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Limitations: Structural components such as joists and beams, and other components such as piping, wiring and/or ducting that are obscured by under-floor insulation are excluded from this inspection. The inspector does not determine if support posts, columns, beams, joists, studs, trusses, etc. are of adequate size, spanning or spacing.

The inspector does not guarantee or warrant that water will not accumulate in the crawl spaces in the future. Complete access to all crawl space areas during all seasons and during prolonged periods of all types of weather conditions (e.g. heavy rain, melting snow) would be needed to do so.

The inspector attempts to locate all crawl space access points and areas. Access points may be obscured or otherwise hidden by furnishings or stored items. In such cases, the client should ask the property owner where all access points are that are not described in this inspection, and have those areas inspected. Note that crawl space areas should be checked at least annually for water intrusion, plumbing leaks and pest activity.
Crawl space inspection method: Traversed
Location of crawl space access point #A: Hall closet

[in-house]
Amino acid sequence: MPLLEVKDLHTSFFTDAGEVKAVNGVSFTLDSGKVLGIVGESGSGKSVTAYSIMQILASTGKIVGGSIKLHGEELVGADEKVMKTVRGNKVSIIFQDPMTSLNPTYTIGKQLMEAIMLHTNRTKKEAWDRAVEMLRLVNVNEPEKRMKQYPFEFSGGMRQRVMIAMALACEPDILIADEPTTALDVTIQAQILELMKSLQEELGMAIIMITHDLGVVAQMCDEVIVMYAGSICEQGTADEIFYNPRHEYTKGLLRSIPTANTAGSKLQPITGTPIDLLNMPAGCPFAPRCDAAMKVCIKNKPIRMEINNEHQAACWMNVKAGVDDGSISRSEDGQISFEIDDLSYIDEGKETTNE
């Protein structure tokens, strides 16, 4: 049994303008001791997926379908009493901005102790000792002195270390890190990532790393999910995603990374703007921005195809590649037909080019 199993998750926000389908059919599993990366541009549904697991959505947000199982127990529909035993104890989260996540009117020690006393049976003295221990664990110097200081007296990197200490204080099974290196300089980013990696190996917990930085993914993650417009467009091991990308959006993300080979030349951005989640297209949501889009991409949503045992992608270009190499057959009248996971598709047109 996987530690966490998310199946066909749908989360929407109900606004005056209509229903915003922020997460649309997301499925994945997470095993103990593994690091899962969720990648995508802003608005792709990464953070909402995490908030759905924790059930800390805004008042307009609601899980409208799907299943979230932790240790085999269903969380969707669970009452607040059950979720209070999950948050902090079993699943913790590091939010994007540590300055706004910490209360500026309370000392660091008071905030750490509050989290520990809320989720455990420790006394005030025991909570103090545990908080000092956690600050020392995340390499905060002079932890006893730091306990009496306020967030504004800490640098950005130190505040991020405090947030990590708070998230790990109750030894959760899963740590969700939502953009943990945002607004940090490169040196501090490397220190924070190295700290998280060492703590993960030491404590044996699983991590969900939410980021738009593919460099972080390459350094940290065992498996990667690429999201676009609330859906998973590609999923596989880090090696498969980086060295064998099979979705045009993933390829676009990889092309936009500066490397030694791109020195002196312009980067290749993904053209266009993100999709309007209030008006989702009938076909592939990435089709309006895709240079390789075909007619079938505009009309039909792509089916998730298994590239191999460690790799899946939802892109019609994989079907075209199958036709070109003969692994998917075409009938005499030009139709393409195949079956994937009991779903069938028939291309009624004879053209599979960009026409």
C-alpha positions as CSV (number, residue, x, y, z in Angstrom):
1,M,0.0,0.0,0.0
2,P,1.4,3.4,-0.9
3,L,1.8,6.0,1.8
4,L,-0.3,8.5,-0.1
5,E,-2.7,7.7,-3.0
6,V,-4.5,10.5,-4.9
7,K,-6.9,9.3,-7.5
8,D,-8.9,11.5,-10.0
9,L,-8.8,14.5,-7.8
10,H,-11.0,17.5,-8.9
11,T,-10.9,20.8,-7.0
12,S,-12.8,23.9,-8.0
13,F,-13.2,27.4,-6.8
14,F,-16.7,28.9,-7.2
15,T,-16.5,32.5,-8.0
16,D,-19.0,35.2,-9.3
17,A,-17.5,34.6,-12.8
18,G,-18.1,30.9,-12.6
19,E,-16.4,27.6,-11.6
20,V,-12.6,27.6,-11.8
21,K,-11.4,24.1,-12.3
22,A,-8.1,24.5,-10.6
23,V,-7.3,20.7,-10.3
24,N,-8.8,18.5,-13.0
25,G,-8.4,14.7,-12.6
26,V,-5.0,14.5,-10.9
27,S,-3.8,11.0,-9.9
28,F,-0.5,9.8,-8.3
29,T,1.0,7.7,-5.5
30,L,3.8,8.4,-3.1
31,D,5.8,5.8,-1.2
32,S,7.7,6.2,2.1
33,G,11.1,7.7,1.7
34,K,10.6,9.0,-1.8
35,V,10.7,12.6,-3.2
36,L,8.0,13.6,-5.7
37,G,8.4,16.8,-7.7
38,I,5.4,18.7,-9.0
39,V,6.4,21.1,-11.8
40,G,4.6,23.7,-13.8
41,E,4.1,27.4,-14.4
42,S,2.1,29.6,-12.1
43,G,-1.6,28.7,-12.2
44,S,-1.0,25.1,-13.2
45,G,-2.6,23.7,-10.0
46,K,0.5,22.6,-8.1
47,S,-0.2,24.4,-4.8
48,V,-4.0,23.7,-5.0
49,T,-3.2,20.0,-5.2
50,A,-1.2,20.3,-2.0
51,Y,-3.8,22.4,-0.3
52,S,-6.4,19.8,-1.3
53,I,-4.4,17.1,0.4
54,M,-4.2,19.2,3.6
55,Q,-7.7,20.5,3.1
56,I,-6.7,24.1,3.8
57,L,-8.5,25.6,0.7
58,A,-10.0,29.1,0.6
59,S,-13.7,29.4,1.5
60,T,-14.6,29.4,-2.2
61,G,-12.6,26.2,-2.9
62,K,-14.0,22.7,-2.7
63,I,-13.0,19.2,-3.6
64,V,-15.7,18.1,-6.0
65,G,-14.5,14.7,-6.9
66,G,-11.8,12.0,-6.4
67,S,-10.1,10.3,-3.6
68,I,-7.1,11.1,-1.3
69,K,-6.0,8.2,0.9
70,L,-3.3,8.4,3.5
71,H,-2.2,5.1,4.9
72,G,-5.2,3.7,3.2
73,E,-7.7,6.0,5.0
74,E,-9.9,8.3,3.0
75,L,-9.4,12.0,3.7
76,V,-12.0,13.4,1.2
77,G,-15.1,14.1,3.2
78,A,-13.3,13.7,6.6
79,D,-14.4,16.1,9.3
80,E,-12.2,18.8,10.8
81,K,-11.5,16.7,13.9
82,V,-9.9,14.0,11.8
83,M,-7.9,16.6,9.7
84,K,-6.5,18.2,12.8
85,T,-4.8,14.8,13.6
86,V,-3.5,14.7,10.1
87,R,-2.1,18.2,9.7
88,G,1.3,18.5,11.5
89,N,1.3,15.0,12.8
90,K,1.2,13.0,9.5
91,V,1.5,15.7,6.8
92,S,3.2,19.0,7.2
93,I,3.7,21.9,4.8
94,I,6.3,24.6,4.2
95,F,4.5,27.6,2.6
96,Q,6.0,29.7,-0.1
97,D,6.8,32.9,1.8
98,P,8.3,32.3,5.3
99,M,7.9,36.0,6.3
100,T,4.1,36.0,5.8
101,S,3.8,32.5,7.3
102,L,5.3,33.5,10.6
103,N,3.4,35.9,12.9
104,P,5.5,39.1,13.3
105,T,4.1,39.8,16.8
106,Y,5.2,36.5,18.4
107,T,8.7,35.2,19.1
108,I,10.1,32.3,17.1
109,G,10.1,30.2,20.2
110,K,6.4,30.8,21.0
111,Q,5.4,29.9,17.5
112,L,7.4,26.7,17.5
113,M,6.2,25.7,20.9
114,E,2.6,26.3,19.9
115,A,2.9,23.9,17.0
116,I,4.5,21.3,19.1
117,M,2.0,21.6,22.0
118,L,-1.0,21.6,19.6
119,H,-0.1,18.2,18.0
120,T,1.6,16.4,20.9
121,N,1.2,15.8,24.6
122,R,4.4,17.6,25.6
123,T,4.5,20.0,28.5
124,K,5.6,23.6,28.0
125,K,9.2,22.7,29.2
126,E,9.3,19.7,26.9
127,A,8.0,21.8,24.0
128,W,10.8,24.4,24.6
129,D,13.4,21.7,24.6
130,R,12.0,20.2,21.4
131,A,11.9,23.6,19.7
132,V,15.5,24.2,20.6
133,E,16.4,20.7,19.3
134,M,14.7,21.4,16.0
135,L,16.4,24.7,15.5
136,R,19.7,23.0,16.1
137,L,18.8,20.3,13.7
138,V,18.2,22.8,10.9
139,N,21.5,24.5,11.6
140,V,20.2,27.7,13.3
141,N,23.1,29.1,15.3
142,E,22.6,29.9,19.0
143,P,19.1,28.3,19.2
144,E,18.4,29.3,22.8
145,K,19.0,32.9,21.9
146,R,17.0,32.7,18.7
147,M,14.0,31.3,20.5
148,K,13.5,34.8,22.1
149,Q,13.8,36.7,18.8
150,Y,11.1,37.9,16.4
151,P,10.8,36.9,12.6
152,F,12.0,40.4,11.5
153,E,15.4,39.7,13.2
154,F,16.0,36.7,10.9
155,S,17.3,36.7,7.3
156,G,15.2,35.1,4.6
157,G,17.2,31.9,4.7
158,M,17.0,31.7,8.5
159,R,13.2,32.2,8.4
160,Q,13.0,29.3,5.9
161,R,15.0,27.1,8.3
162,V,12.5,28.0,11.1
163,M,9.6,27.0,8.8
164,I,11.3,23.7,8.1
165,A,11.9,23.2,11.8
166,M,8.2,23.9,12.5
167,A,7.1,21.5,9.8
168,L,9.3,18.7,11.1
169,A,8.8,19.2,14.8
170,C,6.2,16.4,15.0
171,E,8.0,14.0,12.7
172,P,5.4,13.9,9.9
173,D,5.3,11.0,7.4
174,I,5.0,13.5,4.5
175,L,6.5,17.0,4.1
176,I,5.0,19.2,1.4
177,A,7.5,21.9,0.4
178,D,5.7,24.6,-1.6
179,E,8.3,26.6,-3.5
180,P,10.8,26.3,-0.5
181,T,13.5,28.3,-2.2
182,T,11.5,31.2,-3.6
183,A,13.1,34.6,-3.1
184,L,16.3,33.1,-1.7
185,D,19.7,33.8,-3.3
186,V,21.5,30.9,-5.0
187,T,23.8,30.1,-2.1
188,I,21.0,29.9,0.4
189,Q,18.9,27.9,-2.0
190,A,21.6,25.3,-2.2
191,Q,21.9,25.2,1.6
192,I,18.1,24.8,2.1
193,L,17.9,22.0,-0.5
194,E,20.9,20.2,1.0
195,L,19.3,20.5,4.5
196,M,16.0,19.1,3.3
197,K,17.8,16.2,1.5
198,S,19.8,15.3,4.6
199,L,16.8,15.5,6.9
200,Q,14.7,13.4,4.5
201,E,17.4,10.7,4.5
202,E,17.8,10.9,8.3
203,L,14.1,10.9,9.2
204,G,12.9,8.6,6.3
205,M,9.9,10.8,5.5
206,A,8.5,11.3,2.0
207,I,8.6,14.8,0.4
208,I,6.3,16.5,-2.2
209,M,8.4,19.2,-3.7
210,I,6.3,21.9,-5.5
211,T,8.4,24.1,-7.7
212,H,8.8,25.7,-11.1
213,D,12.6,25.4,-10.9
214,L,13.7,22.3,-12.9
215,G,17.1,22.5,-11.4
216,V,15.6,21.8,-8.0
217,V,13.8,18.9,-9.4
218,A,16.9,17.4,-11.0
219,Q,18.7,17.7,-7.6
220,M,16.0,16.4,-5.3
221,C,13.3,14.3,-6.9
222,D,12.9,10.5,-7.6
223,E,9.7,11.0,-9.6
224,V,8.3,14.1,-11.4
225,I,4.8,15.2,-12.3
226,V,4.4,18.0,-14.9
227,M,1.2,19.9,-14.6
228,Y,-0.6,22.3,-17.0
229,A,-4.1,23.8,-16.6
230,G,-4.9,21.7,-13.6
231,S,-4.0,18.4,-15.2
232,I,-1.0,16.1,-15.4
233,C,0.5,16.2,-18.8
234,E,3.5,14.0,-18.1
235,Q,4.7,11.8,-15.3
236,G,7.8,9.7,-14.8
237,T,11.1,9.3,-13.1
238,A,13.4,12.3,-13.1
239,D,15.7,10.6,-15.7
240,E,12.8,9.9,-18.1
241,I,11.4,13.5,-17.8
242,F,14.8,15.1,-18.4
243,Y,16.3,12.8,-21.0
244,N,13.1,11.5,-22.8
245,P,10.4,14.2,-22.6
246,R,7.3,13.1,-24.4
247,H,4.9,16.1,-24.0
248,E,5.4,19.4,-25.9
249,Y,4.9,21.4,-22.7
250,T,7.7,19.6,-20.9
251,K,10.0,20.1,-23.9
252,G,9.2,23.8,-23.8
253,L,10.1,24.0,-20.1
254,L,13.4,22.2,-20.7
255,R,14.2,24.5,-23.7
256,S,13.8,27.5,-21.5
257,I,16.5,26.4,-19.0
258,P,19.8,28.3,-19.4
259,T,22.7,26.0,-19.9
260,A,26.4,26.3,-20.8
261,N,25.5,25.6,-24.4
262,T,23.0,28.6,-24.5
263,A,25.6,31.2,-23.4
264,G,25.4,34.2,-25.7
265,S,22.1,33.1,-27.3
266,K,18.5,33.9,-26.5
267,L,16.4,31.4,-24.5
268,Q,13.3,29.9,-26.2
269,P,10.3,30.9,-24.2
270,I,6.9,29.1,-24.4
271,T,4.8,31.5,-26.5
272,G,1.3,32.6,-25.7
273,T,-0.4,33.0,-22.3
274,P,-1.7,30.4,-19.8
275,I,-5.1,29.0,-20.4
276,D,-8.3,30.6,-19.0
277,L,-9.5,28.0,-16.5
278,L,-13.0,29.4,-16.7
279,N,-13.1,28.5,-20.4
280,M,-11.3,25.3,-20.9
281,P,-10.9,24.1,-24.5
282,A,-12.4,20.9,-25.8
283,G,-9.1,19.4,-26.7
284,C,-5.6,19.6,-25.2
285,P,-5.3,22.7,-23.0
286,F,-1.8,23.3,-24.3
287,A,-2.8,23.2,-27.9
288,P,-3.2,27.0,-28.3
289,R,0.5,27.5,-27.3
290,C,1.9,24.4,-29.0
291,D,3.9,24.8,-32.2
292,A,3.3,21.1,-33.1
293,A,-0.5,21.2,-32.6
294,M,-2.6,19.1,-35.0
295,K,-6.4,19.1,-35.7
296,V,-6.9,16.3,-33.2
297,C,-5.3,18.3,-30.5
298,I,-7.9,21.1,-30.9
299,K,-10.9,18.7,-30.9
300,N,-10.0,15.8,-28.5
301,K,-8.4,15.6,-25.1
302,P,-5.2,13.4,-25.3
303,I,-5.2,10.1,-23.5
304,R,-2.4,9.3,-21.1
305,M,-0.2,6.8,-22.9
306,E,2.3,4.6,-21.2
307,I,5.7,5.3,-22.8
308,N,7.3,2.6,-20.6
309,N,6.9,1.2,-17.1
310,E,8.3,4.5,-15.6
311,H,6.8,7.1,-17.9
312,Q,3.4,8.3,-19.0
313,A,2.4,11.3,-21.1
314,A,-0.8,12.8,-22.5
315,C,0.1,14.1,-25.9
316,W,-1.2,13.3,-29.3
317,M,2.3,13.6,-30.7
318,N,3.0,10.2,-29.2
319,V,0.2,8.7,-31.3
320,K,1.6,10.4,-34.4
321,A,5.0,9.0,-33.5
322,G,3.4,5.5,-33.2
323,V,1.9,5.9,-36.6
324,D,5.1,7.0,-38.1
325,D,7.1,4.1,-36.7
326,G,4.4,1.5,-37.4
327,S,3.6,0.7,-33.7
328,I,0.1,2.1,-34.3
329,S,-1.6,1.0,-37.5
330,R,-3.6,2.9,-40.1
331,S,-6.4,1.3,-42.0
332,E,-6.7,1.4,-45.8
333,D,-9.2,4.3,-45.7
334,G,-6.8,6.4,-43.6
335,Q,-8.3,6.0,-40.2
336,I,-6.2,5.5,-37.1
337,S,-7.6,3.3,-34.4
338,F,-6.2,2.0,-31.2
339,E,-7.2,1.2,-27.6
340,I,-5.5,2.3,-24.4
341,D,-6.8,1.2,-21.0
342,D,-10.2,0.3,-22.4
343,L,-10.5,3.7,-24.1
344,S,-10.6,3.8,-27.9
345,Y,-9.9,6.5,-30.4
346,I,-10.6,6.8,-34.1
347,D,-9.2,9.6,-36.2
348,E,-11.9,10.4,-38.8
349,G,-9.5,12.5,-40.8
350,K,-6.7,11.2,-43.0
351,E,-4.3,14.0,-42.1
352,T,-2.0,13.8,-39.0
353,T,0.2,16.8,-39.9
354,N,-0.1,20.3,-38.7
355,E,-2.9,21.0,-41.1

Crawl space access points that were opened and viewed, traversed or partially traversed: A
Condition of floor substructure above crawl space: Required repairs, replacement and/or evaluation (see comments below)
Pier or support post material: Wood
Beam material: Built-up wood
Floor structure: Solid wood joists
Condition of insulation underneath floor above: Required repairs, replacement and/or evaluation (see comments below)
Insulation material underneath floor above: Fiberglass roll or batt
Condition of vapor barrier: Required repairs, replacement and/or evaluation (see comments below)
Condition of crawl space ventilation: Appeared serviceable
Ventilation type: Unconditioned space, with vents

8) Conducive conditions Soil was in contact with or too close to one or more wooden support posts. This is a conducive condition for wood-destroying organisms. No soil should be in contact with support posts, and ideally there should be a 6-inch gap between support post bases and the soil below. The inspector does not determine if support post bases obscured by soil are damaged by fungal rot from wood-soil contact. If damage from fungal rot is found when soil is graded, then recommend that a qualified person repair as necessary. All rotten wood should be replaced.
Photo
Photo 8-1
 

9) Conducive conditions One or more wooden support posts were resting on a concrete footing, pier or slab below and were in direct contact with the concrete. This can result in elevated levels of moisture in the wooden support post ends and is a conducive condition for wood-destroying organisms. Even if posts are made of treated wood, the cut ends may not have been field-treated, leaving little or no preservative at the post center. Recommend that a qualified contractor repair per standard building practices as necessary.